How dangerous is your risk aversion?
Most big advertisers’ idea of best practice for the development of ad campaigns includes a fairly rigorous quantitative test before they put an ad on the air. Often the test results involve prescriptive changes and retests until a ‘pass’ is declared.
But the effectiveness and usefulness of quantitative research doesn’t rely on a moderator the way qualitative testing does, it relies more on the specific methodology of the research company – and this is where the danger lies.
The differences between methodologies are vast insofar as some are designed based on a home-grown set of benchmarks of what makes an effective ad, and others are based on how human beings react to stimulus per se, and whether or not it makes them buy or do the things marketers want them to do.
One would think that the self-referential methodology would quickly become obsolete, but not so. And, somewhat perversely, this stands to reason:
If a process of selection manages to weed out both the ineffective and the very effective and only approves the moderately effective ads, then our expectation for good becomes moderate, too. Unless ads that fail are developed and aired anyway, we don’t have an alternative history to see if the methodology was effective at avoiding risk or indeed if they were in fact costly by diminishing potential ROI. And few advertisers want to take that gamble.
But, funnily enough, some have – and they’ve won.
Take the now legendary Cadbury Gorilla for example; the ad that was the inspiration for the title of my book. It broke a whole much of ‘rules’ about what a TV commercial should look like. No demo sequence. No product shot. No pouring of the milk. Plus, the brand was not introduced at the highest point of drama. If Phil Rumbol, the marketing director for Cadbury at the time, had given up on the ad based on its disastrous quantitative test results, the gorilla would not be the icon for Cadbury that it still is today, ten years on. And this isn’t an isolated case either. Phil had previously gambled on the Jean de Florette pastiche which launched Stella Artois’s “Reassuringly expensive” campaign – another resounding success and a quant test disaster.
By way of a parallel, people in medicine have terms for when screening doesn’t work – false positives and false negatives. A false positive will tell you that you have a disease when you don’t, and a false negative will tell you that you don’t when you do. But they mostly employ strategies to catch these wrong diagnoses. Certainly, for a positive result of a serious disease they immediately test again. If a screening test for a disease is 99% accurate it still means that of 100,000 people tested, 1,000 people would have been misdiagnosed. (Alarmingly, 10 people would still think they didn’t have long to live after the second test.)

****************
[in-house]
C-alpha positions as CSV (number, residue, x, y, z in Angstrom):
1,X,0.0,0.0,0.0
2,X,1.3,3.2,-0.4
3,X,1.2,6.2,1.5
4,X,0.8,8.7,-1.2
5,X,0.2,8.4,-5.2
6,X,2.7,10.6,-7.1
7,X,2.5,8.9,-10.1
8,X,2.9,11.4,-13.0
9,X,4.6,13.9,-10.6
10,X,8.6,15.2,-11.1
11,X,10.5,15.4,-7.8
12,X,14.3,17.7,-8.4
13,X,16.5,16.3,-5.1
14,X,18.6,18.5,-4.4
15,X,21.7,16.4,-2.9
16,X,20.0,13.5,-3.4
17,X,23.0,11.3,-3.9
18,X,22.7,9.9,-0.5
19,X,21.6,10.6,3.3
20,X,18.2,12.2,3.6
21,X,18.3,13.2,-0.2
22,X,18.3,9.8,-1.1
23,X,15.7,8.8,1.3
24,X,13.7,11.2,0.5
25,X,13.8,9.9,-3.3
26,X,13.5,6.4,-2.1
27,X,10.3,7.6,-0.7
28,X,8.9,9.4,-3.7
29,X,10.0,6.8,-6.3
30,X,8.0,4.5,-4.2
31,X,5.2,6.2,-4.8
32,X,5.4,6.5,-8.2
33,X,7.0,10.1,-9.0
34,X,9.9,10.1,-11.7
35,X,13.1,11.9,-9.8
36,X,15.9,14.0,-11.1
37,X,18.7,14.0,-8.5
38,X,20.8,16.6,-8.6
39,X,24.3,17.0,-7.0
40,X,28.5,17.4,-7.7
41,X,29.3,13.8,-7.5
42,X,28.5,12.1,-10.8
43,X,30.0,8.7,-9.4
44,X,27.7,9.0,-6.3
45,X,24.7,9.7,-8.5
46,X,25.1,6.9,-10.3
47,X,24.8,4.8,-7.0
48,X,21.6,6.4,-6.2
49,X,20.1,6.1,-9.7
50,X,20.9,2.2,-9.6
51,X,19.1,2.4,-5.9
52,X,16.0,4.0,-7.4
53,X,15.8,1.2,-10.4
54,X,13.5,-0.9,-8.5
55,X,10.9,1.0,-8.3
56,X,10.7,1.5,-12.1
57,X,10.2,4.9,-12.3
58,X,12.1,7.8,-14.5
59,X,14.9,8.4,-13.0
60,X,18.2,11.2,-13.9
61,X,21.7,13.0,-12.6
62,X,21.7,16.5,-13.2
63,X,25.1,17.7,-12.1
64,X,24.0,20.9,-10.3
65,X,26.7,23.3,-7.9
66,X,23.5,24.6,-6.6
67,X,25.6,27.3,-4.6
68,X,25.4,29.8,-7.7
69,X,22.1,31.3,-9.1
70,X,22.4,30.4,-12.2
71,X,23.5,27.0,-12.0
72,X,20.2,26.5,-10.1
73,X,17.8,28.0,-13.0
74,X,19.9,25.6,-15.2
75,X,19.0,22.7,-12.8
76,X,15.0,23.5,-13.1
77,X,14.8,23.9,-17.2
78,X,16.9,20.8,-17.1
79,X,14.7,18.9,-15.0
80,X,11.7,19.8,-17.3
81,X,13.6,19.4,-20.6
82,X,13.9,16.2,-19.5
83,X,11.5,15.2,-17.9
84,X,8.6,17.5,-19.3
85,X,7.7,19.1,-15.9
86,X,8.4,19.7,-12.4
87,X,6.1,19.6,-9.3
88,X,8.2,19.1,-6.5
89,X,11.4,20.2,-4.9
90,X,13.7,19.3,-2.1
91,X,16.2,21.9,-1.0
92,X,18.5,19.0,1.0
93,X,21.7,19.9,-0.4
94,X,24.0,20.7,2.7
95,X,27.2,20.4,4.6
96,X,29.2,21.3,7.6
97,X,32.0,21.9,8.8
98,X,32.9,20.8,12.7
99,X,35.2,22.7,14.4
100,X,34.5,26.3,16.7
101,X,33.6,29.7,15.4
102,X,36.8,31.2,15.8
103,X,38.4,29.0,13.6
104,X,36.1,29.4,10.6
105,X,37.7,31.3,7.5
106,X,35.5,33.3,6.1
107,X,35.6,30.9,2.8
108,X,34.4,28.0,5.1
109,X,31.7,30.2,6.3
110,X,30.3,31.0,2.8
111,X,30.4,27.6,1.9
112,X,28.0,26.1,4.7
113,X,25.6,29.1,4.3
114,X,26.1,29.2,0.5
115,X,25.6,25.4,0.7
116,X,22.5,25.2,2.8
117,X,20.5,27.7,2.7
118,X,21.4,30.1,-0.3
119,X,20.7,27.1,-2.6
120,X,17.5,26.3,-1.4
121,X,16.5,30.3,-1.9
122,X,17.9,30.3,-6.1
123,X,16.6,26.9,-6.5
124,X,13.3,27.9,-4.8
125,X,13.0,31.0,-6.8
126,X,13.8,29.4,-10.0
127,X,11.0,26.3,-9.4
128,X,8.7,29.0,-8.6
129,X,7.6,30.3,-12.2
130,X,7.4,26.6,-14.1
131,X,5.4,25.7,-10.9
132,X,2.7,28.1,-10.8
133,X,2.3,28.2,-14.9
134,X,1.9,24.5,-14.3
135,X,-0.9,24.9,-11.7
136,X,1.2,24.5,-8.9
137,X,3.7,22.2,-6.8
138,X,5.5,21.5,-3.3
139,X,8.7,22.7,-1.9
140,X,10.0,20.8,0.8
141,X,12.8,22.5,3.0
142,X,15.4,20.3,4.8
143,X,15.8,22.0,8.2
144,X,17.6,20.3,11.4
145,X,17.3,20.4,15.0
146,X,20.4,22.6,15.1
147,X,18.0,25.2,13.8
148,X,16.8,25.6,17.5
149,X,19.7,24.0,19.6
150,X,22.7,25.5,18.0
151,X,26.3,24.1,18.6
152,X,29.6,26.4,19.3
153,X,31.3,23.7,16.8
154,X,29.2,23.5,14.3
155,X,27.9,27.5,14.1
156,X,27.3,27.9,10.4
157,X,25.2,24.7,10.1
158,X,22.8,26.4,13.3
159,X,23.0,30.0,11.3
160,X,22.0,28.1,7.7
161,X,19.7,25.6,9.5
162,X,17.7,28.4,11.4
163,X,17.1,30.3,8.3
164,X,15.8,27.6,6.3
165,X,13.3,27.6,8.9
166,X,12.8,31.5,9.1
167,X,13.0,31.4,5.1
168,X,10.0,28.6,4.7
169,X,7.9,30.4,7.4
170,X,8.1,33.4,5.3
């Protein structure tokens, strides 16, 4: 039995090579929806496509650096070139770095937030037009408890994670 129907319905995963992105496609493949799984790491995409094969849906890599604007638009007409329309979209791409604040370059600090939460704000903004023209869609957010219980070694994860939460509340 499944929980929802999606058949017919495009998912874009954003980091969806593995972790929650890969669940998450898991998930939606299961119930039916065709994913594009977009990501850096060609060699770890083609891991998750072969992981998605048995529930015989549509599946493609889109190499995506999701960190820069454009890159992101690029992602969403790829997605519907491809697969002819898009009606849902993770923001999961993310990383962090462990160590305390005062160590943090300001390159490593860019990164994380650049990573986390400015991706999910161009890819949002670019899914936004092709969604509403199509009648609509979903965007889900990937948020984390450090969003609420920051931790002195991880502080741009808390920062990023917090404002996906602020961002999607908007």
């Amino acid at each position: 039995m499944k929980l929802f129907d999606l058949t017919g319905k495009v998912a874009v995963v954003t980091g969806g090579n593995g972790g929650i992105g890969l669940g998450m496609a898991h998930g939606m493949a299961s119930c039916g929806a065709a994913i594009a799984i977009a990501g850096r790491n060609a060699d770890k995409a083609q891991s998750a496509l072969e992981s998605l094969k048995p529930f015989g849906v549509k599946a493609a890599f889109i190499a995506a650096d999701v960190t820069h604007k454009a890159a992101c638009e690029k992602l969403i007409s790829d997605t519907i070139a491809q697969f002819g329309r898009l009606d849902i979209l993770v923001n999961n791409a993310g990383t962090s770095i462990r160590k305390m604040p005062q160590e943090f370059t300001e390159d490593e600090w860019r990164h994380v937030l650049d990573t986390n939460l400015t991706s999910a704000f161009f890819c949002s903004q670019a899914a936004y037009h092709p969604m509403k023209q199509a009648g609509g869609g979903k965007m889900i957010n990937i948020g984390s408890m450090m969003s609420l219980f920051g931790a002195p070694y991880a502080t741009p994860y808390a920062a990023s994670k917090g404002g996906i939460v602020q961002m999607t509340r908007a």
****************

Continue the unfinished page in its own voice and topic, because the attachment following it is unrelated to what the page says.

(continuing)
OK, so maybe that is the cost of the greater good of the 99%, and as I said, they’re retested anyway. But with ads, unlike people, they’re usually either abandoned or significantly modified. So we don’t know for certain if they would have been good or even great ads that could have been very profitable to the advertiser.
But we have to ask: how many other gorillas have been killed, albeit with good intention?
The challenge for the advertiser is compounded by the fact that many of the ads that fail quant tests but prove to be successful nonetheless, are pretty unconventional. Much like the Cadbury Gorilla, they don’t follow this well-worn format:
Establishing shots – 3 seconds
Story of problem the brand will solve – 7 seconds
Introduction of the brand and problem resolution – 5 seconds
Demo sequence to explain how the product works – 5 seconds
Dramatization of the benefit in the resolved problem – 5 seconds
Pack shot/offer/call to action. – 5 seconds
It’s a case of doing only what we know works according to the methodology that we use – the cart before the horse. The problem is, that little originality can be derived from formula, so it’s a little like swimming in welly boots if you want your advertising to cut through. The greater downside of such rigid formulae is that agencies will write ads that will ‘pass’ rather than ads that may better impact and persuade the consumer. It becomes self-fulfilling.
One disruptor in this market place is Brainjuicer, (to be rebranded System1 from April 2017). The System1 methodology looks for three attributes in ads: Fame, Feeling and Fluency – where Fame is how much a brand comes to mind, Feeling is positive emotion and Fluency is ease of brand recognition. By assessing a broad set of advertising the System1 guys claim they can accurately predict whether a brand will actually grow from the advertising they run by assessing the ads on a five-point scale, growth coming from those scoring more than three. (Of course they need to know your SOV, too.) But, interestingly they’ve tested some great ads that proved to be howlers and they’ve predicted some unlikely winners. They even predicted Trump’s win. But System1 hasn’t just assessed the ads/presidential candidates, it’s accurately predicted the results.
There may be others out there doing this, and I’m not necessarily trying to advocate one particular research company here. But my point is that if your competitors are knocking chunks out of your market share with better advertising than you, your processes for avoiding risk may really be working against you. Maybe you need to change your methodology to fit the advertising you need rather than change the advertising to fit your methodology?
Author and Founder – How to Buy a Gorilla.
Pre-order here: https://goo.gl/okw9Ch
The company: www.htbag.co.uk
The book: www.howtobuyagorilla.com